• Working at height
• High angle rescues
• Fall protection
• Fall restraint
• Ongoing supervision
• Operations training
• Rescue training
• Employee reviews
• Working in local jurisdictions
• Emergency action plan implementation
• Gear procurement
• Gear use
• Gear inspection
• Gear retirement
• Acceptance inspections
• Did I mention documentation?
• Competent vs. qualified
• Insurance / liability
• HR training
• CPR first aid
Let’s look at a few of these a bit closer.
Insurance / Liability
If you are training your own staff, you should ensure you are insured to do so. Taking on the liability and conducting training without appropriate insurance is irresponsible, unethical, and just a bad idea. Talk with your insurance company and let them know your skill set, your plan, and who you are partnering with for different aspects of training. Do not try and hide things from your insurer—they should know exactly what you are doing. Once you are insured, read through your policy, especially the exclusions. Keep in mind that commercial liability insurance for operations may not cover you for professional design, construction, major course modification, or in-house training.
Competent or Qualified?
You may be a competent operator and trainer, but if you aren’t a qualified trainer (e.g., a person with training, a documented portfolio of experience, and credentials) a qualified person should be looking at your work. If you’re not a qualified trainer, you don’t need to outsource all of your training, but you will need to work with a qualified person at various stages in the process to review your training curriculum, delivery, and post-training assessment to ensure you’ve properly documented all of it. Later, I’ll outline how to create a training partnership between a qualified pro and competent on-site trainer.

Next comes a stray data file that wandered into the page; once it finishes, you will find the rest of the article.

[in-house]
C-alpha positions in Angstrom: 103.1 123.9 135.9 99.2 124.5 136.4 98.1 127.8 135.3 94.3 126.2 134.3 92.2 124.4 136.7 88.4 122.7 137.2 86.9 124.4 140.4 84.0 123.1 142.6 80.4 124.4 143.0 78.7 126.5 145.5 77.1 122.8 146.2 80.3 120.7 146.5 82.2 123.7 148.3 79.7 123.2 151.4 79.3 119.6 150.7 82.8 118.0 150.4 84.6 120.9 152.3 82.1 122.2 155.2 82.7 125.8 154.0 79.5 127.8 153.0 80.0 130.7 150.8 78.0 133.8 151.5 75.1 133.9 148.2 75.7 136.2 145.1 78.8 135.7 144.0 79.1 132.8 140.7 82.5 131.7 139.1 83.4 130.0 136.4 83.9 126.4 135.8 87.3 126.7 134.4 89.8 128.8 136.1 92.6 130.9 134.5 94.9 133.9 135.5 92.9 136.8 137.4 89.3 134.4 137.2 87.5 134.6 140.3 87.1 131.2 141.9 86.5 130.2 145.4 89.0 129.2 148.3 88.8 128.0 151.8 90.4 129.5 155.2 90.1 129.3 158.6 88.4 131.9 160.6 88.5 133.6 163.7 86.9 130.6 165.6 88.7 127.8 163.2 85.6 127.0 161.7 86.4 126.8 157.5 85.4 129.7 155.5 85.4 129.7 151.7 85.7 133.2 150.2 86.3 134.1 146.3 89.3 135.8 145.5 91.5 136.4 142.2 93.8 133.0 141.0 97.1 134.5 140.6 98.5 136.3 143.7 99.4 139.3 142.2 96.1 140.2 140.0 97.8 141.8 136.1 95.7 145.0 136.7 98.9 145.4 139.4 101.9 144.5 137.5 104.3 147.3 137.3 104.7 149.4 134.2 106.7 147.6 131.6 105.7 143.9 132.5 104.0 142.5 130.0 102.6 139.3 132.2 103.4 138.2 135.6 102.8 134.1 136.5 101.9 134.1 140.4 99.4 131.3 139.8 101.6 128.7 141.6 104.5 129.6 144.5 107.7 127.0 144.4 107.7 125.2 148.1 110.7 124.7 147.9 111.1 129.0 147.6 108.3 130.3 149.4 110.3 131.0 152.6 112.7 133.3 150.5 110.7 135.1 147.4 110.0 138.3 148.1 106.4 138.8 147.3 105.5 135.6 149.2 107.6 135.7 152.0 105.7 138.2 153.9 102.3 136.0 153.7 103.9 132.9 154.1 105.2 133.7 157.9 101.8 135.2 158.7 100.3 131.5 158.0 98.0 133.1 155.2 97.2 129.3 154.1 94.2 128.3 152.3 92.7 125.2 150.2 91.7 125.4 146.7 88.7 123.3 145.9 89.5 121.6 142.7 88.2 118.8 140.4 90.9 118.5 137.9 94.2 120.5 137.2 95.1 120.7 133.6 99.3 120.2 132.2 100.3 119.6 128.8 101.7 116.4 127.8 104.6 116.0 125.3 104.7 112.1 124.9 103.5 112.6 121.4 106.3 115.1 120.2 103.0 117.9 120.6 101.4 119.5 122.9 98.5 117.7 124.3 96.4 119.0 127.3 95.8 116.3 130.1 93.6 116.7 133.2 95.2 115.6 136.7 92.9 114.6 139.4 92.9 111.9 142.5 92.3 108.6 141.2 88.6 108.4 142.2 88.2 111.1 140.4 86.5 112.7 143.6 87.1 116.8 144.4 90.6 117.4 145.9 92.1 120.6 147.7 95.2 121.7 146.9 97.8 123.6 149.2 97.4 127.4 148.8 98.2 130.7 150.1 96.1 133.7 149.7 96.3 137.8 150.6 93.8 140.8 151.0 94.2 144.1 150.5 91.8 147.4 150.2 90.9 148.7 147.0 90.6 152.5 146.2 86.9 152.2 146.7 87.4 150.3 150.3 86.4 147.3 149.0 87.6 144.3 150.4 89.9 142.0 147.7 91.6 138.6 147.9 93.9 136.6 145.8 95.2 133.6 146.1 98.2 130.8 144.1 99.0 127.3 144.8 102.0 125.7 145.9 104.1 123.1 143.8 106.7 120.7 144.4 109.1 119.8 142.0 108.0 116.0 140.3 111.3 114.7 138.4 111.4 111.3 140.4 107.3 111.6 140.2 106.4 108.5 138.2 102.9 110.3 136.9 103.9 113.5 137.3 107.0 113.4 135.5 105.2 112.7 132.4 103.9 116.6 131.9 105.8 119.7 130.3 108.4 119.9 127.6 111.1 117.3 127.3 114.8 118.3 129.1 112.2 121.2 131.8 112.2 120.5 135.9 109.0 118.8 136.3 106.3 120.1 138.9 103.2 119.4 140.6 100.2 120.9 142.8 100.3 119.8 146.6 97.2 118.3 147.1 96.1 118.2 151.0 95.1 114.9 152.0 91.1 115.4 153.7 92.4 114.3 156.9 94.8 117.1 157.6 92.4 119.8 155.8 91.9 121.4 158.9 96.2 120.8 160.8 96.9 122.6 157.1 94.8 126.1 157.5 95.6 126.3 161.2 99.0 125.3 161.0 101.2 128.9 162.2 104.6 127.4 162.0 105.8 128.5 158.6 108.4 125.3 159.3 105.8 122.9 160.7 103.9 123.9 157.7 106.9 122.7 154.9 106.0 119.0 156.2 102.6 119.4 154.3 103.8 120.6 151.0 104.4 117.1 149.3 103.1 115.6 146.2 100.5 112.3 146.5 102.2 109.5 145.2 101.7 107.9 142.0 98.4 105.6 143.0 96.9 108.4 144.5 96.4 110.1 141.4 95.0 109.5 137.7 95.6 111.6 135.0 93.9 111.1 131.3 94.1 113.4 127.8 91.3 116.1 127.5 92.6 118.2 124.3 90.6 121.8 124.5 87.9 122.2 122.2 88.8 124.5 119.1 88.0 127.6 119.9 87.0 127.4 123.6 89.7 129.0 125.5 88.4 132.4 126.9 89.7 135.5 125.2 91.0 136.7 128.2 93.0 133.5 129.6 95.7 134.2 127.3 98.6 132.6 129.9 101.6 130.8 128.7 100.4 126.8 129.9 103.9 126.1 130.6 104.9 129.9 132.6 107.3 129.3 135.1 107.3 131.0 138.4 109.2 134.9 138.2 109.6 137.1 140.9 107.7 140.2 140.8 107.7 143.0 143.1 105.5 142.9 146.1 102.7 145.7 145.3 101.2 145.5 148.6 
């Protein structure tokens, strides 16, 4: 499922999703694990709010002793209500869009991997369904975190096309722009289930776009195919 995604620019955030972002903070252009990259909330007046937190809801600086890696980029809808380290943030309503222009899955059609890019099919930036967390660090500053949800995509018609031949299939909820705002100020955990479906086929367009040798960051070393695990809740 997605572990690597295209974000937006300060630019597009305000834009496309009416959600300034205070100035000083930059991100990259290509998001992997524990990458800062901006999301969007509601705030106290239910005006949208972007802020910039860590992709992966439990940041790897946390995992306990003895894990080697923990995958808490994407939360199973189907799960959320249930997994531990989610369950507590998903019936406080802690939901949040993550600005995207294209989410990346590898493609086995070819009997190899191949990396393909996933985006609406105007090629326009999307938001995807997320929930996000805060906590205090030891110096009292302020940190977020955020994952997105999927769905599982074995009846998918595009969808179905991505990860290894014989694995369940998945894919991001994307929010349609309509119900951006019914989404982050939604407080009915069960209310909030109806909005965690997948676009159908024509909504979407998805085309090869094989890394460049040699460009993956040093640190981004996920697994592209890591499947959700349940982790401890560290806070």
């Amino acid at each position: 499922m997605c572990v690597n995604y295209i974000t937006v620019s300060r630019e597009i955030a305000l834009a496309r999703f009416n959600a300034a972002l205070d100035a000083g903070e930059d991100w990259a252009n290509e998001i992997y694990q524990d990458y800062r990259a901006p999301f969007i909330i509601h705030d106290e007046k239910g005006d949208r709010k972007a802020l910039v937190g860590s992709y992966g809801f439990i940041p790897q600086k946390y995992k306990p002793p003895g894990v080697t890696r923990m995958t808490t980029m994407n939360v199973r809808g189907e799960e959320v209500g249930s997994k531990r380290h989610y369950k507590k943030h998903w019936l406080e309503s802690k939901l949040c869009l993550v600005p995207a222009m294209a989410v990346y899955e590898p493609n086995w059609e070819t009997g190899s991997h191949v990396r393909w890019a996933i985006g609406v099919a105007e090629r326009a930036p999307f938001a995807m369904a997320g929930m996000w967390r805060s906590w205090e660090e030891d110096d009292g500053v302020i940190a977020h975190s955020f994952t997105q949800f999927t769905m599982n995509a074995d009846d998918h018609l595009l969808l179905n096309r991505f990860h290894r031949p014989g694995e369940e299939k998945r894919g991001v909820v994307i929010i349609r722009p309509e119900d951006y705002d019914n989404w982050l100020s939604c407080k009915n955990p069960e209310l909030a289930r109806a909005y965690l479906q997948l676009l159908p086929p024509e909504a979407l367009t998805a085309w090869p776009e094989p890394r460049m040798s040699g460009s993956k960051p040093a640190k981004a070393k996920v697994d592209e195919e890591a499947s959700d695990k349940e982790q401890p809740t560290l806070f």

The first step in building your own training is to pick your standard (ANSI/ACCT, ASTM, ANSI/PRCA). Do not try to follow multiple standards unless you have a very good reason to do so, and can justify that choice with solid documentation. Piecing together more than one standard not only would be a major undertaking, it would invite inconsistency and decision-making challenges.
After choosing a standard to follow, use it to guide the design and implementation of a training program. The chosen standard is what others will reference to ensure you have done what’s needed to keep your guests as safe as possible.
A detailed curriculum is a must for training. This is the road map a trainer uses to ensure the group is led to the right outcome. The curriculum is usually a few pages long and outlines the step-by-step process. It includes:
• A timeline.
• Skills to be learned in each section.
• Materials needed.
• Details for how skills should be taught.
If you veer from the original training plan, log those changes in a post-training follow-up document. This document will help you remember exactly what, when, who, and how in case you end up in a legal discussion. It is also a great tool for assessing any changes needed in the training prior to your next session.Policies and Procedures Manual
Your P and P manual (a.k.a. “local operating procedures” or LOPs) should be the foundational document for your training and should outline all aspects of a guide’s job. A good one will include:
• Emergency procedures.
• Emergency action plans.
• Normal operational limitations for activities (e.g., weight limits).